☏ +34 93 665 85 96  |  ✑ info@spectrum-ifa.com

Tax in France – what needs to be declared

By Katriona Murray-Platon - Topics: France, French Tax Changes, tax advice, Tax in France
This article is published on: 6th May 2021

No-one needs reminding that 2020 was a year like no other. Our lives were changed in many ways and this had an effect on our finances. Luckily there were many government schemes and initiatives to help people overcome the financial difficulties suffered in lockdown and because of the health restrictions. However now that 2021 tax season is upon us, what now needs to be declared?

Salaried workers bonus is tax exempt
Last year some salaried workers may have received a consumer bonus which is exempt from tax up to €1000 (or €2000 if there is an interest agreement/“accord d’intéressement”) Public workers and health workers also received a bonus which is exempt up to €1500.

Overtime hours are usually exempt up to €5000 per year, however the exemption threshold has been increased to €7500 for those hours carried out between the beginning of lockdown (16th March 2020) and the last day of the emergency health state set at 10th July 2020. This applies to salaried workers in the public and private sector as well as those under special regimes. All exempt overtime must still be declared on the tax form and will be included in the tax income reference rate for the tax household.

The Ministry for Economy and Public Accounts has announced that the payments paid by companies to their employees to cover the costs of working from home are exempt from tax up to €2.50 per day worked at home and up to €50 per month for 20 days and €550 per year.

Salaried workers who choose to deduct their actual costs rather than applying the flat 10% abatement on their salaries, can still choose this options without supplying supporting documents however these deductions may not be so beneficial depending on your level of salary. As always it is best looking at both options and seeing which works best for you.

tax deductions

Charitable gifts in 2020
Although things were hard for many people last year, it was also a year, more than ever to help those less fortunate. Gifts given in 2020 to humanitarian organisations and victims of domestic violence result

in a tax credit of 75% of the amounts donated up to a maximum threshold of donations of €1000. Over this threshold and for donations given to other organisations (including political parties), the rules haven’t changed, the tax reduction is 66% for such donations and he maximum threshold is 20% of the taxable income. The excess can be carried over over the next 5 years and results in a tax reduction under the same conditions.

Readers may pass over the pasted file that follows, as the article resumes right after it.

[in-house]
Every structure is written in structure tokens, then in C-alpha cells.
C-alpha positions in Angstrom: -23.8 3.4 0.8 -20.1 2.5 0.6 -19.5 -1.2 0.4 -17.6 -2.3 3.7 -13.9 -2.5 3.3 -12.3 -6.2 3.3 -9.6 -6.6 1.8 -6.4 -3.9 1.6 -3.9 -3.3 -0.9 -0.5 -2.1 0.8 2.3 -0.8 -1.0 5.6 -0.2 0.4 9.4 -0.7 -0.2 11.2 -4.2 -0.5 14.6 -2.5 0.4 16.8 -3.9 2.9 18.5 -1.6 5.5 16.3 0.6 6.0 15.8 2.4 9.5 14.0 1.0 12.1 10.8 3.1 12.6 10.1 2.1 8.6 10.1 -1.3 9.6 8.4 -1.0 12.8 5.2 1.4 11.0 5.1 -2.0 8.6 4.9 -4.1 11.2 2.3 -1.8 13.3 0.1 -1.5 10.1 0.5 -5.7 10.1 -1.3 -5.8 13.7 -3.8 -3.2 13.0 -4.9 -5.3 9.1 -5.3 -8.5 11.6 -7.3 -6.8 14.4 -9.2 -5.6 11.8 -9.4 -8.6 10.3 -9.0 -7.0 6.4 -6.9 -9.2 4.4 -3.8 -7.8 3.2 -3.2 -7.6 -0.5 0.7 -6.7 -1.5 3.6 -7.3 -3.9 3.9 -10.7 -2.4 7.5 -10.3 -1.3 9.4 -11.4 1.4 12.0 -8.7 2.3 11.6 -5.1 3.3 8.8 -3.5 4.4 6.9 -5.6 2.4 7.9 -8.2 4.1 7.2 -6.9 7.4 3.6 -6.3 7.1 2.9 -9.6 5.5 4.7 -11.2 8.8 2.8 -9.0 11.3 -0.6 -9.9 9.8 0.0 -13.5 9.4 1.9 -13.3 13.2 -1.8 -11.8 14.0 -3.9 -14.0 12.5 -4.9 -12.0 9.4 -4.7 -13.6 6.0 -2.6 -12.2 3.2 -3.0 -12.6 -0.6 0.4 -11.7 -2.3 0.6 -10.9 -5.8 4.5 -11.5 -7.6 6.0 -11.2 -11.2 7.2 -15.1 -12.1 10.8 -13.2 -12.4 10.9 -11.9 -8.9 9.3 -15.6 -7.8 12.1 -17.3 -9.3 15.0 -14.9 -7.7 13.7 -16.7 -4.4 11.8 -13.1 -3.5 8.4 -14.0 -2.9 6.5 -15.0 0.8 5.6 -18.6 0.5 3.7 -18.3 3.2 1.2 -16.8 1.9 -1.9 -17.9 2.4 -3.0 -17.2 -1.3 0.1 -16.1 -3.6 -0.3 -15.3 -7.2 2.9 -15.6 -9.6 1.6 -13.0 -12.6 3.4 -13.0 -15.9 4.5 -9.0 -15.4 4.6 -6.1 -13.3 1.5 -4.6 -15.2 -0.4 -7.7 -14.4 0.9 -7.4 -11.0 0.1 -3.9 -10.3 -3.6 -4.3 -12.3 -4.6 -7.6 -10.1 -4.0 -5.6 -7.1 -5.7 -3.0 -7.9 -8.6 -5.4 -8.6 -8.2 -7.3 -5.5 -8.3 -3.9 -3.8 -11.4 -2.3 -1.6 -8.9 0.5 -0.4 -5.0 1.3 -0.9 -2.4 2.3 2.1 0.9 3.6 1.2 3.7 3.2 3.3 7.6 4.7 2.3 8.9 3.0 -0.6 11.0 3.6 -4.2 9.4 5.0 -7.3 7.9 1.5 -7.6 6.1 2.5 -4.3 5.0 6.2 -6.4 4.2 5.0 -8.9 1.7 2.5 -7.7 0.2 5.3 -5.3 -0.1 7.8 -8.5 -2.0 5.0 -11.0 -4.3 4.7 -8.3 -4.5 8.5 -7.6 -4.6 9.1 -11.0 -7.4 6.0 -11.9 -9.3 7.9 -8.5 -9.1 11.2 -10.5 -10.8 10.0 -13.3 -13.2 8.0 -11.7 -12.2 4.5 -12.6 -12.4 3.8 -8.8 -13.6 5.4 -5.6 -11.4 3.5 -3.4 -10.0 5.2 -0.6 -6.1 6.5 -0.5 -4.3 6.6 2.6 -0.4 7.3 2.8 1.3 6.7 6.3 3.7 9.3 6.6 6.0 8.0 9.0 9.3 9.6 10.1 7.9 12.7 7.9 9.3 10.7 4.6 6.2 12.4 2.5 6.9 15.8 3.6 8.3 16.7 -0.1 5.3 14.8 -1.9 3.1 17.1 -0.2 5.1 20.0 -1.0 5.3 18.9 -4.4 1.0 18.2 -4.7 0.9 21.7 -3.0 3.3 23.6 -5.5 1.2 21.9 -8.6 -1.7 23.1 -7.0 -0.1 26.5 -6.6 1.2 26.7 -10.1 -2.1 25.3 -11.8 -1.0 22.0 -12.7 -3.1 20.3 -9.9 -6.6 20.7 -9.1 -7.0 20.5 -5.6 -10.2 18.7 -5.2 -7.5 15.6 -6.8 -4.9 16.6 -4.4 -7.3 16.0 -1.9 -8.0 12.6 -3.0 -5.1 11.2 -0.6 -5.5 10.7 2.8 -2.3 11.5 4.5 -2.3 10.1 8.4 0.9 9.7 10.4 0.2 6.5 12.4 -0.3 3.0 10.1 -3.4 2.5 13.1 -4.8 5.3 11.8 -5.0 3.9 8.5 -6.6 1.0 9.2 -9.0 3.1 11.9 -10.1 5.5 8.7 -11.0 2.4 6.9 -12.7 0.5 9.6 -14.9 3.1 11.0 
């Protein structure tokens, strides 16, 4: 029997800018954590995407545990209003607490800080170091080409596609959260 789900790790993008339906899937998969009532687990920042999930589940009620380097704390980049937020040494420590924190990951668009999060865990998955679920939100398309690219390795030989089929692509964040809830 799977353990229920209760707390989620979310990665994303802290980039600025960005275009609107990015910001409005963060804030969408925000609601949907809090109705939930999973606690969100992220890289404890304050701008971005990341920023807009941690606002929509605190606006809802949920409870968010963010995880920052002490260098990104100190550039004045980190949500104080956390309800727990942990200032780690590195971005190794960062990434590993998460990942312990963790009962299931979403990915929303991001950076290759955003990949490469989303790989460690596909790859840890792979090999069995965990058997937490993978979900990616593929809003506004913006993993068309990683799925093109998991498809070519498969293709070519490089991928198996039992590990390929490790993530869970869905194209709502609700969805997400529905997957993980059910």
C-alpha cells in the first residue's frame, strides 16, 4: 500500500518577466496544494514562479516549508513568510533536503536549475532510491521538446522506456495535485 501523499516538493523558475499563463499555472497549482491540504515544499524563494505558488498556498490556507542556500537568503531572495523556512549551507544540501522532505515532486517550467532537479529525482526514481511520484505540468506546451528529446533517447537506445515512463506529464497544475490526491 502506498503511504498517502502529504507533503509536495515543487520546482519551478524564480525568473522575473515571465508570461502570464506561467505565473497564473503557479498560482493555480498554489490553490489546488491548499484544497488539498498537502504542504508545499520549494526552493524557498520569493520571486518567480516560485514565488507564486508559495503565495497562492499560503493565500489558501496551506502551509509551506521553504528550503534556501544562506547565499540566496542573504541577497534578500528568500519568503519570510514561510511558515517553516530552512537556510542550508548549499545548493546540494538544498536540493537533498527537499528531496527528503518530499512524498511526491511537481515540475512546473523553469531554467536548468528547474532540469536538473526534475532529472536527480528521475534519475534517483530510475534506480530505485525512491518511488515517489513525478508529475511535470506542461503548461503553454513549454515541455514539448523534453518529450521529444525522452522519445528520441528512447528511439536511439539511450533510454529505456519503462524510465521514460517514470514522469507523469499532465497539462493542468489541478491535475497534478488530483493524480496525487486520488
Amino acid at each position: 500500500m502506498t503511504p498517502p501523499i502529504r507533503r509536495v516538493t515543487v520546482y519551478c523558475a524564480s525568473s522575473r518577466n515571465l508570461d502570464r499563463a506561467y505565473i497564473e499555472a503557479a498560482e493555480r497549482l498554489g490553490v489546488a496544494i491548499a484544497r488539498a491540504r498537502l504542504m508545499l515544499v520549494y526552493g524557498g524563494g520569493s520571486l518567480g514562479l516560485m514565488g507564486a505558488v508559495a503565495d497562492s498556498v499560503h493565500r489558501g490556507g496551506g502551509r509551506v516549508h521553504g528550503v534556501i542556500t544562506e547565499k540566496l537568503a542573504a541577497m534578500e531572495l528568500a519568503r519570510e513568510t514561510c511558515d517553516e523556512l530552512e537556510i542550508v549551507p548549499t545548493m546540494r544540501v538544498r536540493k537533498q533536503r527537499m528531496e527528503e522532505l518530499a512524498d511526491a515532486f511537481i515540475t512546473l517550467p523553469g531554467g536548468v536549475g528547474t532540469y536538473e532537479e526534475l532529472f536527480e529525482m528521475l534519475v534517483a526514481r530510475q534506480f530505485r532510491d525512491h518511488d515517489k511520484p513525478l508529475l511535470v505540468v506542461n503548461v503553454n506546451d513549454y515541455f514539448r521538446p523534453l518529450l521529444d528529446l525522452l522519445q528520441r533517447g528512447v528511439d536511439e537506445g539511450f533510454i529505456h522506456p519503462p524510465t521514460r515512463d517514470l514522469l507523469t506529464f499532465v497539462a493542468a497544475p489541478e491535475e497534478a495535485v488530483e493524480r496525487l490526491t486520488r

Independent workers
Companies and individual tradespeople benefitted a lot from the government help last year. Fortunately the financial help granted by the solidarity fund to companies most affected by the health crisis, the exceptional financial help to independents (CPSTI RCI COVID 19) and those paid by the additional pension schemes of independent professionals and lawyers (CNAVPL and CNBF) are all exempt from income tax. The other help from public or private entities are taxable if there is no specific legal provision that exempting them otherwise.

Auto-entrepreneurs and micro-entrepreneurs who were exempt from paying part of their social charges must include in their tax declaration the turnover figure that was not declared to URSSAF because of this exemption.

Home help tax credit – changes to the conditions
The home help services normally give rise to a tax credit of 50% of the amount paid out. These expenses are deductible up to €12,000 (plus €1500 per dependent and person over 65 years, up to a maximum of €15,000). However in 2020, during lockdown some of these services had to be temporarily suspended or even cancelled, or in certain circumstances could be carried out online.